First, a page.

Maximum and Minimum Height and Width in Internet Explorer

Behold the seventh wonder of the virtual world: max/min-height and max/min-width properties are possible in Internet Explorer! Indeed, by taking advantage of IE’s proprietary CSS attribute, expression, you too can whip IE widths and heights into desirable proportions. The CSS expression attribute enables JavaScript commands to be executed within Internet Explorer. JavaScript via CSS? Thanks, Microsoft!

Why is this so great? Well, because in other, standards-compliant browsers, max/min-height and max/min-width properties are easily accomplished with this simple bit of CSS..

<div style="max-width: 333px;">
   [the contents of this division will be at most 333px in width on compliant browsers]
</p>

Of course, this is waaay tooo easy for Internet Explorer, which completely fails to understand the max-width attribute. Fortunately, IE supports its own expression attribute, which enables us to use JavaScript expressions to manipulate (X)HTML document properties such as max-width and max-height. For example, to specify a width property value via the expression attribute, we could use this:

div {
   width: expression(333 + "px");
}

..Which is equivalent to this:

div {
   width: 333px;
}

The down side to using IE’s expression attribute is that it fails when JavaScript is disabled (or otherwise missing) in the user’s browser. Nonetheless, establishing max/min-widths/heights (as well as other properties) remains an important tool in the web developer’s toolbox. So, without further ado, here are a few generalized examples for slapping IE widths and heights into proper shape..

max-width in IE

This method has been verified in IE6 and should also work in IE5. Simply change the values to suit your needs (code commented with explanatory notes) and include in your document via conditional comment. In this example, we are setting the max-width at 777px 1 for IE and all standards-compliant browsers:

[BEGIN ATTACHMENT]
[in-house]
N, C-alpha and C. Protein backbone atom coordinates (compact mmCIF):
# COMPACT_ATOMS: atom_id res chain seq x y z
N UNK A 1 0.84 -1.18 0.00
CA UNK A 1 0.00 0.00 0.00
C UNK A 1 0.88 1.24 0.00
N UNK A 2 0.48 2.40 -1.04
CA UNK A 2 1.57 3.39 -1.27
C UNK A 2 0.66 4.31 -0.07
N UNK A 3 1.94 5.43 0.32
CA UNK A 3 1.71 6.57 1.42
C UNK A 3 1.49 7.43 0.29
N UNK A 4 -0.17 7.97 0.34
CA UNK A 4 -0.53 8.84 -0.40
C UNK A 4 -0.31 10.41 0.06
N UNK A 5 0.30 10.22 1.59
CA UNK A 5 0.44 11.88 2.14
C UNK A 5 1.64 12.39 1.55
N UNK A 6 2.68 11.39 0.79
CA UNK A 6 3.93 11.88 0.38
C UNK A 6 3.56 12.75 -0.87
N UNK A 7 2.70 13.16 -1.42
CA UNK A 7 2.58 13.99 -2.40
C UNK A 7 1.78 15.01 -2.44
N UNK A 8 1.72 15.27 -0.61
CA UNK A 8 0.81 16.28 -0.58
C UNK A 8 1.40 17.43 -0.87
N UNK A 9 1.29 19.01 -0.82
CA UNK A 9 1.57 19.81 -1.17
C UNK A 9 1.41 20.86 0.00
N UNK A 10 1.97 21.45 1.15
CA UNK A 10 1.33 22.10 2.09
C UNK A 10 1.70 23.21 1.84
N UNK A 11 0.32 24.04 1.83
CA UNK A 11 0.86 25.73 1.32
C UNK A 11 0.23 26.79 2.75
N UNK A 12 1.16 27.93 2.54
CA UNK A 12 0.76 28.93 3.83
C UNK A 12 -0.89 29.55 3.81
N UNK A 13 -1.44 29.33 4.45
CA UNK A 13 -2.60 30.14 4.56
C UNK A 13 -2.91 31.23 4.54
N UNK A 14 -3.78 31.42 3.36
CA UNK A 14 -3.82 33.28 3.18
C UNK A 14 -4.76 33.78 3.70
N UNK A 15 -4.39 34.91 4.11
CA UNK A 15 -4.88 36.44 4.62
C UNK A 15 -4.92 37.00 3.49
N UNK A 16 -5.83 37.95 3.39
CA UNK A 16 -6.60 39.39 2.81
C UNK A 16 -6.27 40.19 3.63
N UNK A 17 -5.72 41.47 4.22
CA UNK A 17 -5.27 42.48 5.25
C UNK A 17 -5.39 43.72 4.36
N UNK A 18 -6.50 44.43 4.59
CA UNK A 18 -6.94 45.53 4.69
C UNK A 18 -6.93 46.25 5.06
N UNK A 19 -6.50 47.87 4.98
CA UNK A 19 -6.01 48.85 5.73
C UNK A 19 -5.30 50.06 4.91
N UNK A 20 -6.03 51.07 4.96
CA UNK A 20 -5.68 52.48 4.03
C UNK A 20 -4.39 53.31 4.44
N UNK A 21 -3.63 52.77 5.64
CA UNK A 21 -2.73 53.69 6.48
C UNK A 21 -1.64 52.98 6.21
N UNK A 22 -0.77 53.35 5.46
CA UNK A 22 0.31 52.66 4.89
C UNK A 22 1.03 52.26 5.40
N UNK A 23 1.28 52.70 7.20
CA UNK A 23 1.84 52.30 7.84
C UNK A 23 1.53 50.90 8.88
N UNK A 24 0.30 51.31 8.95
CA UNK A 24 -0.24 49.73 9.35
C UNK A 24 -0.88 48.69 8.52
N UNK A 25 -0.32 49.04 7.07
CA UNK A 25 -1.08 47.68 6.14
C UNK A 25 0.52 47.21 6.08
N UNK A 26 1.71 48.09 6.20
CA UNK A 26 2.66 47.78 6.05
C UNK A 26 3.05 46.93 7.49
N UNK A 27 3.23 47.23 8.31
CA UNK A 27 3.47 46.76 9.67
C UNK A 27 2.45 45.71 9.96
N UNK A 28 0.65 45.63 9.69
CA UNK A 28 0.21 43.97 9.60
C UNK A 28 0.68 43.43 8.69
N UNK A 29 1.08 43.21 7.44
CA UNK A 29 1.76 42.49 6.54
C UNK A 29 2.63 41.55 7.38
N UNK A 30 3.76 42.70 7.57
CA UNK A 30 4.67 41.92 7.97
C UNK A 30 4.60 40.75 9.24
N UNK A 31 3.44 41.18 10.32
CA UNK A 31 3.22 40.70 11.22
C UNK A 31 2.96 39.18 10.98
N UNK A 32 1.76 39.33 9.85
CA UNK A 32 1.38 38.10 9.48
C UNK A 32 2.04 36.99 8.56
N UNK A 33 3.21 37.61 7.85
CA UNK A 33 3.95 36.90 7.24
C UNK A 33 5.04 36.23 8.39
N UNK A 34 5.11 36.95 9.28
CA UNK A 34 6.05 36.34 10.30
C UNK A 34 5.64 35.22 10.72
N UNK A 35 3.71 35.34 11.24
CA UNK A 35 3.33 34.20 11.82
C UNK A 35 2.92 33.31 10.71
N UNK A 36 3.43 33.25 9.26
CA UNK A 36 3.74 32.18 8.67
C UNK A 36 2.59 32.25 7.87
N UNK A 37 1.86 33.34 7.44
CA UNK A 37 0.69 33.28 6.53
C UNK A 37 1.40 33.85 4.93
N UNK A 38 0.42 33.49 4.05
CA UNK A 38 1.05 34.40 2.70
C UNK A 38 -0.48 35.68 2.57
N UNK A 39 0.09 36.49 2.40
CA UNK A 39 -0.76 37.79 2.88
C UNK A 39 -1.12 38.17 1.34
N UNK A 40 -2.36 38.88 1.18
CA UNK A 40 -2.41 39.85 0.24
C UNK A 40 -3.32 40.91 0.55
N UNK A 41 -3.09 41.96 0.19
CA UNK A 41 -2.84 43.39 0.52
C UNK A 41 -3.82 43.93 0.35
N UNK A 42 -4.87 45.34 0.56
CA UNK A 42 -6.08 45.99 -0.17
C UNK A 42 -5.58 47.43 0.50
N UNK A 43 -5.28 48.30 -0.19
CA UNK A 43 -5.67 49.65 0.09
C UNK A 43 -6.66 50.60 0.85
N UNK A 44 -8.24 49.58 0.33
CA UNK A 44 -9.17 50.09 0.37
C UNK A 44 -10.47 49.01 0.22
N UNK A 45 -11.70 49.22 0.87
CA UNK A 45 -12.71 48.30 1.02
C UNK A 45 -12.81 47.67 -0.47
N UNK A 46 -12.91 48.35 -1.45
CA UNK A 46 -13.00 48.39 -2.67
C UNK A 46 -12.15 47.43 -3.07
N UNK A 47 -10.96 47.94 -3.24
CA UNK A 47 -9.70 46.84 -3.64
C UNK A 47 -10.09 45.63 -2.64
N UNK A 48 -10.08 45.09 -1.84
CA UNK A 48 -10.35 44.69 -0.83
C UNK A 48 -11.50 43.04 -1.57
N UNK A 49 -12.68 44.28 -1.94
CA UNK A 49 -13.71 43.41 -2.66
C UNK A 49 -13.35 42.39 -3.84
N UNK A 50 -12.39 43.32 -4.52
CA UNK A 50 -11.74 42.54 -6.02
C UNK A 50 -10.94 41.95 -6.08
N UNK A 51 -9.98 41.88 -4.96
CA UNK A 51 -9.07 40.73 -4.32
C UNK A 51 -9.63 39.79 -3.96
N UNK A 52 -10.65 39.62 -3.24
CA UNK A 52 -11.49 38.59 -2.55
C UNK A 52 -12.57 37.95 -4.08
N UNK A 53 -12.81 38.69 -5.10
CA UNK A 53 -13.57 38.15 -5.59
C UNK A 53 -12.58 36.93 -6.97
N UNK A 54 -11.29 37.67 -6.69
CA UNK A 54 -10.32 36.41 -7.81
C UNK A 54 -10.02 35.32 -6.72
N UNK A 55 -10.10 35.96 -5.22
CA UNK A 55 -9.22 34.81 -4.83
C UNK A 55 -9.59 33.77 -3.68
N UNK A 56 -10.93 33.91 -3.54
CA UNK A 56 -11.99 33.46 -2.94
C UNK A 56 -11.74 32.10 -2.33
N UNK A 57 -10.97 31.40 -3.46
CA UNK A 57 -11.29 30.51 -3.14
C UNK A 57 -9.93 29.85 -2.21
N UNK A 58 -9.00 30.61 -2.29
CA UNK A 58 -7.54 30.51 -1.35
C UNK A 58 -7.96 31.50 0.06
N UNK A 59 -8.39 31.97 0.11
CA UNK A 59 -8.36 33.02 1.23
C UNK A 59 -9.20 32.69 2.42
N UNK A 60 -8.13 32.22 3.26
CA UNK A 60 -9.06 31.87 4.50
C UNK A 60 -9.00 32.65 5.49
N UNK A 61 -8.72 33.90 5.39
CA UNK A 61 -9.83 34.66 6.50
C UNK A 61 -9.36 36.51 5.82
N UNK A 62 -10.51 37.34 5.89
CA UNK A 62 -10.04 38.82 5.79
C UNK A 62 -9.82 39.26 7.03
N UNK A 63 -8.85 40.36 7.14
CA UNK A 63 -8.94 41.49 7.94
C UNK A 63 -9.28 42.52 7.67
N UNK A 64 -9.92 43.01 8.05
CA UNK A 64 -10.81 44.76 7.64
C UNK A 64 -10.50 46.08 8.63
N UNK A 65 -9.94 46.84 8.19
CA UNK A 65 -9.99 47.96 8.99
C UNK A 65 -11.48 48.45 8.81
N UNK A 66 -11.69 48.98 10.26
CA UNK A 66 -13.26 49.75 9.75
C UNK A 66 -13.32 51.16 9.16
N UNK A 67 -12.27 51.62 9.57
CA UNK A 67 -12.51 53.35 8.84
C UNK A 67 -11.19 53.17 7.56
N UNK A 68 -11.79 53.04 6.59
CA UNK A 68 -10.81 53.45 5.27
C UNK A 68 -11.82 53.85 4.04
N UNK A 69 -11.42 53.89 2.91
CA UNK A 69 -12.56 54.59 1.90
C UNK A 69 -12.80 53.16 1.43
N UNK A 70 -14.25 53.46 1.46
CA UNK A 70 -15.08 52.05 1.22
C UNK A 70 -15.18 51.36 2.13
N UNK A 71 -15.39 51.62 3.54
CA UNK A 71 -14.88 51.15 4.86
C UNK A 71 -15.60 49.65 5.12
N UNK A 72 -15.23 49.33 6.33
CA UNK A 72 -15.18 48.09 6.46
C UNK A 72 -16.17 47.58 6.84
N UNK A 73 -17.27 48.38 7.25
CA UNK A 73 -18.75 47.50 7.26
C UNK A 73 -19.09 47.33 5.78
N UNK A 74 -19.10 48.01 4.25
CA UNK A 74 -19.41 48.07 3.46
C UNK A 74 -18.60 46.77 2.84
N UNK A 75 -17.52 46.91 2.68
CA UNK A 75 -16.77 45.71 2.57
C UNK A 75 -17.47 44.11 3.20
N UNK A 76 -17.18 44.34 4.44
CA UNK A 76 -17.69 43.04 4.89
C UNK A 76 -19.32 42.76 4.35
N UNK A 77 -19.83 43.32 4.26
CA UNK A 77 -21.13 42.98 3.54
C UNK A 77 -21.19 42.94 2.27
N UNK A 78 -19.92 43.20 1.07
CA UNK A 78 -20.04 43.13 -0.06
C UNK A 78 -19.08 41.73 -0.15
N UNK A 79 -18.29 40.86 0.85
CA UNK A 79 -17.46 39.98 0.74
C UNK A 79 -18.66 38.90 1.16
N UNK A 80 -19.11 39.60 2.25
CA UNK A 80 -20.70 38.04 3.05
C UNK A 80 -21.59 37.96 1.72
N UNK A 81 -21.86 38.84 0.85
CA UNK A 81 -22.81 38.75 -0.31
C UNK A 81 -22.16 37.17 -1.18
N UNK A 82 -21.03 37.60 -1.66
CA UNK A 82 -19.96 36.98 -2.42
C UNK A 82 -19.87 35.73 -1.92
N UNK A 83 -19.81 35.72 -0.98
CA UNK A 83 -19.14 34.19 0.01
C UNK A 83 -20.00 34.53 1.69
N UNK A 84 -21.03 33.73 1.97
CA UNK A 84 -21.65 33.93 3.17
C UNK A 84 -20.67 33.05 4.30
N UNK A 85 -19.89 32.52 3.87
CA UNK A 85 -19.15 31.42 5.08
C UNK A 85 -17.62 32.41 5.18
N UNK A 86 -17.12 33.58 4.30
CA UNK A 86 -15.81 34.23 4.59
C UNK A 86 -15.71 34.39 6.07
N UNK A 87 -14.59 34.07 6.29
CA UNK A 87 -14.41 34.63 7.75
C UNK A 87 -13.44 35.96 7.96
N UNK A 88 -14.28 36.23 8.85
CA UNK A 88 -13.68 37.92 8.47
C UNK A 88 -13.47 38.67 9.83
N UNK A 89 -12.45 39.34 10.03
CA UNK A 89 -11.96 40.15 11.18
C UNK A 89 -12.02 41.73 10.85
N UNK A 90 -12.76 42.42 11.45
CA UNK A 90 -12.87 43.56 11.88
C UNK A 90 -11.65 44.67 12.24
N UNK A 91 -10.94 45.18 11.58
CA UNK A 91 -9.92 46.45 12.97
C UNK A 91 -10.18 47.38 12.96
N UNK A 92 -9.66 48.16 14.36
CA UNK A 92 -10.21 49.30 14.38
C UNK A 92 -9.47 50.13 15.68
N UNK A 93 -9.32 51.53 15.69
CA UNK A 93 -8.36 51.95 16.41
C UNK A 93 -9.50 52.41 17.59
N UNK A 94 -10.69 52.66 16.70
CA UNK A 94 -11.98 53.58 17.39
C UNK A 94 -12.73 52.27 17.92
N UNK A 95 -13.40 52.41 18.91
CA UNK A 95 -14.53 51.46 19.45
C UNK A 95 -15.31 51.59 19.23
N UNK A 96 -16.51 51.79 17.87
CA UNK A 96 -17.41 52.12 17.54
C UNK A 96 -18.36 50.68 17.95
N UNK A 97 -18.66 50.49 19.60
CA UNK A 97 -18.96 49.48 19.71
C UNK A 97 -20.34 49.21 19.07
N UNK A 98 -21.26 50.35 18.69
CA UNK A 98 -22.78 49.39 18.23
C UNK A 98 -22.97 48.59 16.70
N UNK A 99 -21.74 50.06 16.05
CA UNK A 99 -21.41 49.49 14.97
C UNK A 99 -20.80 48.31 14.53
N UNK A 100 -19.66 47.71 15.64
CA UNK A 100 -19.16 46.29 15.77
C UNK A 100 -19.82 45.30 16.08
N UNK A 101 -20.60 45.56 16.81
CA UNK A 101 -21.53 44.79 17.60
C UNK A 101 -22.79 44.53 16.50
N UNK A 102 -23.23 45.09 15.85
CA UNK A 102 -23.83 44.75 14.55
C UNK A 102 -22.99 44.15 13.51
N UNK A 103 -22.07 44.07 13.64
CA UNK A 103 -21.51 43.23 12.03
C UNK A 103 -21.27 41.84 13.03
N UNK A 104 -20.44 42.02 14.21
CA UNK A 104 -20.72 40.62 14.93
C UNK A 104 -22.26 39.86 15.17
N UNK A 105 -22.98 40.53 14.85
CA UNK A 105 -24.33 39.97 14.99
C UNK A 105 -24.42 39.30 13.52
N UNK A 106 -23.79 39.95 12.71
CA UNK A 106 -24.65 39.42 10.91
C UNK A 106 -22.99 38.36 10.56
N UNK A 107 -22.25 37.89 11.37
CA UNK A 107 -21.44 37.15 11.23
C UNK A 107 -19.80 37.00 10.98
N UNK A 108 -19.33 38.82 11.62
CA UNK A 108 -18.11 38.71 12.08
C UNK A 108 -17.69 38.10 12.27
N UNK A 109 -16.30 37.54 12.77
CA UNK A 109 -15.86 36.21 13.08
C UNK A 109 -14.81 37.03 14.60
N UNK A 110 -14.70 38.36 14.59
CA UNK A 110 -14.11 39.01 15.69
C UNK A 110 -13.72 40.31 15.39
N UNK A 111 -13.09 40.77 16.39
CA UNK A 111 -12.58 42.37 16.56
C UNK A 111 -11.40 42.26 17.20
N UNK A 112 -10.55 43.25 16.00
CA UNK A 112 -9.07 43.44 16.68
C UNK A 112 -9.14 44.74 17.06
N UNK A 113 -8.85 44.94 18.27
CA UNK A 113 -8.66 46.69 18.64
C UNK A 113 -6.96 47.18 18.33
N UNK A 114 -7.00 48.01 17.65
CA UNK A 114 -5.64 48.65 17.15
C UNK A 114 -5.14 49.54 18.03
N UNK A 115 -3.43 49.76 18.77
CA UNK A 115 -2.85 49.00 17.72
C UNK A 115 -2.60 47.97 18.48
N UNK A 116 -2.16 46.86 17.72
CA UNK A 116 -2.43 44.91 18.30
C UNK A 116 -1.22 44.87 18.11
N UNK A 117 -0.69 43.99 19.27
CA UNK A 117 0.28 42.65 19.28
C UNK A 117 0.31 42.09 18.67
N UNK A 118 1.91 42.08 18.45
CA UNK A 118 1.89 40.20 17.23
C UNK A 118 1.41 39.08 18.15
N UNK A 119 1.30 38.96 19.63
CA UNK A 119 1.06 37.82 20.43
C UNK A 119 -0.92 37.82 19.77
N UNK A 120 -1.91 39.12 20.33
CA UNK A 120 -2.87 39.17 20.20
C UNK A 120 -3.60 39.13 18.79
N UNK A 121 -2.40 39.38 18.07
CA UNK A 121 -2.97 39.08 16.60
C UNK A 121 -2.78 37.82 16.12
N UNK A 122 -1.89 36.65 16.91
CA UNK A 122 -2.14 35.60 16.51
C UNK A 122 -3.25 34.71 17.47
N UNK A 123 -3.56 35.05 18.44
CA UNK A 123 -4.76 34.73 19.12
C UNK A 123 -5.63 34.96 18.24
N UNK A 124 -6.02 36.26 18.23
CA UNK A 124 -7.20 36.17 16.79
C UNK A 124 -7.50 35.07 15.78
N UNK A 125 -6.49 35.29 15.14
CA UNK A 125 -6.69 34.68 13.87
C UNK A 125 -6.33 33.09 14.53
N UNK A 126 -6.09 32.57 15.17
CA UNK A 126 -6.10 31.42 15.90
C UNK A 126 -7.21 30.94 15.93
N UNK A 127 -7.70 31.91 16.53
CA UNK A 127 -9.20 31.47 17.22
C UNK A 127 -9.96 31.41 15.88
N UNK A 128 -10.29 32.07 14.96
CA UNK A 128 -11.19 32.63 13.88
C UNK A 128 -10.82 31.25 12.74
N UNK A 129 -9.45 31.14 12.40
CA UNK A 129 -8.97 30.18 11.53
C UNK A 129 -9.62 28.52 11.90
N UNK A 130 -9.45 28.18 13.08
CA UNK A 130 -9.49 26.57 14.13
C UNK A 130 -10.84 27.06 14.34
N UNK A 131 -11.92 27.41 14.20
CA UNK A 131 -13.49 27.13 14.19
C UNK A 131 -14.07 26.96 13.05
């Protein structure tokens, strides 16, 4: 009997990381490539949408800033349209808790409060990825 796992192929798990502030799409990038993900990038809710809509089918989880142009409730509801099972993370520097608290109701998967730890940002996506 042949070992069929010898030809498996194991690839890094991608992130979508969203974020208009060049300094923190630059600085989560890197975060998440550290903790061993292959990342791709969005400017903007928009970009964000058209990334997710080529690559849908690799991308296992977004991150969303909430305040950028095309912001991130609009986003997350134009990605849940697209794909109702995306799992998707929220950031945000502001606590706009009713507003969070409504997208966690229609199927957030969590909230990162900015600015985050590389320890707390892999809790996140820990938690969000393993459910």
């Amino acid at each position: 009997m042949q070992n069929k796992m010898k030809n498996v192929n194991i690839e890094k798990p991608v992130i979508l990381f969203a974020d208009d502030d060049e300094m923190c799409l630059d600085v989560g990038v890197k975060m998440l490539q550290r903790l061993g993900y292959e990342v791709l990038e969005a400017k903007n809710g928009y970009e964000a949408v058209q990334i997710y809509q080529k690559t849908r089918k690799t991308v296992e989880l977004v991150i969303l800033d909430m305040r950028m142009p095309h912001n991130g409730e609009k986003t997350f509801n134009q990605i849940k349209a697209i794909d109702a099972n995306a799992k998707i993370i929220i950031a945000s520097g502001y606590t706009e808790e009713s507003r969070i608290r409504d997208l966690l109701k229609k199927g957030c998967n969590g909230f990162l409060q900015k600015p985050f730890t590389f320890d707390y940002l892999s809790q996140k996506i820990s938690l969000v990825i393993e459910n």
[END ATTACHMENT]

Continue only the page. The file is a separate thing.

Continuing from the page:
* html div#division { 
   width: expression( document.body.clientWidth > 776 ? "777px" : "auto" ); /* sets max-width for IE */
}
div#division { 
   max-width: 777px; /* this sets the max-width value for all standards-compliant browsers */
}

In this example, we are setting the max-width at 33em for IE and all standards-compliant browsers:

* html div#division {
   width: expression( document.body.clientWidth > (500/12) * parseInt(document.body.currentStyle.fontSize) ? "33em" : "auto" );
}
div#division {
   max-width: 33em; /* this sets the max-width value for all standards-compliant browsers */
}

min-width in IE

This method has been verified in IE6 and should also work in IE5. Simply change the values to suit your needs (code commented with explanatory notes). In this example, we are setting the min-width at 333px 1 for IE and all standards-compliant browsers:

* html div#division { 
   width: expression( document.body.clientWidth < 334 ? "333px" : "auto" ); /* set min-width for IE */
}
div#division { 
   min-width: 333px; /* sets min-width value for all standards-compliant browsers */
}

max-height in IE

This method has been verified in IE6 and should also work in IE5. Simply change the values to suit your needs (code commented with explanatory notes). In this example, we are setting the max-height at 333px 1 for IE and all standards-compliant browsers:

* html div#division { 
   height: expression( this.scrollHeight > 332 ? "333px" : "auto" ); /* sets max-height for IE */
}
div#division {
   max-height: 333px; /* sets max-height value for all standards-compliant browsers */
}

min-height in IE

This method has been verified in IE6 and should also work in IE5. Simply change the values to suit your needs (code commented with explanatory notes). In this example, we are setting the min-height at 333px 1 for IE and all standards-compliant browsers:

* html div#division { 
   height: expression( this.scrollHeight < 334 ? "333px" : "auto" ); /* sets min-height for IE */
}
div#division { 
   min-height: 333px; /* sets min-height value for all standards-compliant browsers */
}

Footnotes

  • 1 Why is the conditional value slightly different than the target value in the expression? Read this comment to find out.